Intraductal Oncocytic Papillary Neoplasm of the Pancreas: A Case of a Second Neoplasm in a Pancreas Cancer Survivor

Mrinal S Garg1, Theresa Schuerle1, Yulin Liu2 , Shyam J Thakkar1

Divisions of 1Gastroenterology and 2Pathology, Allegheny Health Network, Allegheny General Hospital, Pittsburgh, PA

*Corresponding Author:
Shyam J Thakkar
Division of Gastroenterology
Allegheny General Hospital
1307 Federal Street
Suite 301, Pittsburgh, PA 15212
Phone +1-412.359.8900
Fax +1-412.359.8977
E-mail [email protected]

Received August 21st, 2014 – Accepted November 17th, 2014

 
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Abstract

Context Cystic neoplasms, which are less common forms of exocrine pancreatic neoplasms, consist of mainly intraductal papillary mucinous neoplasms (IPMN) and mucinous cystic neoplasms. Mucinous cystic neoplasms, unlike IPMN, are not associated with ductal growth, are usually multilocular in nature, and have ovarian type stroma. Mucinous cystadenocarcinoma is a type of mucinous cystic neoplasm more commonly found in women. Intraductal oncocytic papillary neoplasms of the pancreas are the least common variant of IPMN. Despite this classification, intraductal oncocytic papillary neoplasms have been compared to mucinous cystic neoplasms in previous studies and the classification is still questioned. Case report We report a rare case of an intraductal oncocytic papillary neoplasm of the pancreas occurring in a 52-year-old male with a prior history of surgically excised mucinous cystadenocarcinoma. This is the first known case of an intraductal oncocytic papillary neoplasm occurring after a prior pancreatic neoplasm. Conclusion As the diagnosis of intraductal oncocytic papillary neoplasms are rare, having only a few case reports and small series on which to understand its disease process, it is imperative to discuss each case and detail possible correlations with other pancreatic cystic neoplasms as well as distinctions from its current association within IPMN.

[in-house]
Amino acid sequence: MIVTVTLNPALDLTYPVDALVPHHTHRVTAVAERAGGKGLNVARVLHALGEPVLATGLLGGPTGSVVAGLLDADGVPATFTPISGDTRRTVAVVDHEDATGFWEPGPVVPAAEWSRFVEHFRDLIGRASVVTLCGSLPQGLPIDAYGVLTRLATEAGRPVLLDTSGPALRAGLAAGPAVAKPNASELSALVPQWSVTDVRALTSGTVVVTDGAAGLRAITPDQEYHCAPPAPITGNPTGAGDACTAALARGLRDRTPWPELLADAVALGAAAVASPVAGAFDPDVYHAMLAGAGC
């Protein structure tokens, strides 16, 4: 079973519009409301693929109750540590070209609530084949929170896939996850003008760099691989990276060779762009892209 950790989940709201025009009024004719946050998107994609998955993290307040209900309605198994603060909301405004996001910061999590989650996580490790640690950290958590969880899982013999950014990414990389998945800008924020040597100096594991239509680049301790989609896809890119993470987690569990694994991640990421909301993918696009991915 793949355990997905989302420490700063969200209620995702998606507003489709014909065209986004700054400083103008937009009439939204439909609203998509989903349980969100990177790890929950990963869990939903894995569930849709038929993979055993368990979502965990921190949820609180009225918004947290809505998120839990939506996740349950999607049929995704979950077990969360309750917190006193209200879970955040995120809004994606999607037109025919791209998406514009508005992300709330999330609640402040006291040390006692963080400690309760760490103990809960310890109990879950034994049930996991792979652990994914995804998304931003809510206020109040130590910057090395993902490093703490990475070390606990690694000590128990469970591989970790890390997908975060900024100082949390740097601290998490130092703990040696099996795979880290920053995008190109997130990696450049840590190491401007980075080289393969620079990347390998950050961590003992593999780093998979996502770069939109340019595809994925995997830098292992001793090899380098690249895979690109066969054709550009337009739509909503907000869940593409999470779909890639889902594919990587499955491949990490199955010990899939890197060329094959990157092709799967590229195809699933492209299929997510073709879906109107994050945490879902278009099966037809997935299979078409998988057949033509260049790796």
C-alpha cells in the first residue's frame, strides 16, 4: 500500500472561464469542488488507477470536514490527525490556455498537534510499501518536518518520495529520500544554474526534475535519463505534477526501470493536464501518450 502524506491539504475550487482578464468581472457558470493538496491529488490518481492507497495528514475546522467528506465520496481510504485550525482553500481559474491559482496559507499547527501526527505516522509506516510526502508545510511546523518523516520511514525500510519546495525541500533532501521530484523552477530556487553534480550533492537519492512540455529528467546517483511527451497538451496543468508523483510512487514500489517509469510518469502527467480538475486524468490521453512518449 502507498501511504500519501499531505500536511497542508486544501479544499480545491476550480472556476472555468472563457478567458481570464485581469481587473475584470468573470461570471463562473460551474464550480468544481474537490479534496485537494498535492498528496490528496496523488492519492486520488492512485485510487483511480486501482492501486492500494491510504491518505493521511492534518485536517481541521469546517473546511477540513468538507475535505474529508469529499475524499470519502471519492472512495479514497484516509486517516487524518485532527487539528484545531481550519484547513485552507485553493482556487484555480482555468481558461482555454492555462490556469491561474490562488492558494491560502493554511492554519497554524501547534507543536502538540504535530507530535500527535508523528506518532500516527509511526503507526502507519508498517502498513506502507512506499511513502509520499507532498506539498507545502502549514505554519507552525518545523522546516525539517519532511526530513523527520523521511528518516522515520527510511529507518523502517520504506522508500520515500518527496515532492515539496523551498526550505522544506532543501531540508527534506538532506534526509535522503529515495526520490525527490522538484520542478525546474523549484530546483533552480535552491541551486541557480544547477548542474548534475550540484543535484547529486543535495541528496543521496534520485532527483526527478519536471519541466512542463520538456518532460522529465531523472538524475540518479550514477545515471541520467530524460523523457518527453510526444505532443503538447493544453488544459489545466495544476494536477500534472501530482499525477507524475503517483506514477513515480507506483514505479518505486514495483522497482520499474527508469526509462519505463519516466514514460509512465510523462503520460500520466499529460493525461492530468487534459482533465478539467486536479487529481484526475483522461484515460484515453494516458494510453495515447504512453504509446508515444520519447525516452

Keywords

Carcinoma, Pancreatic Ductal; Cystadenocarcinoma, Mucinous; Neoplasms, Cystic, Mucinous, and Serous; Pancreas; Pancreatic Neoplasms

Abbreviations

CN: cystic neoplasms IOPN: intraductal oncocytic papillary neoplasms MCA: mucinous cystadenocarinoma MCN: mucinous cystic neoplasms PN: pancreatic neoplasms KRAS: Kirsten rat sarcoma viral oncogene homolog

INTRODUCTION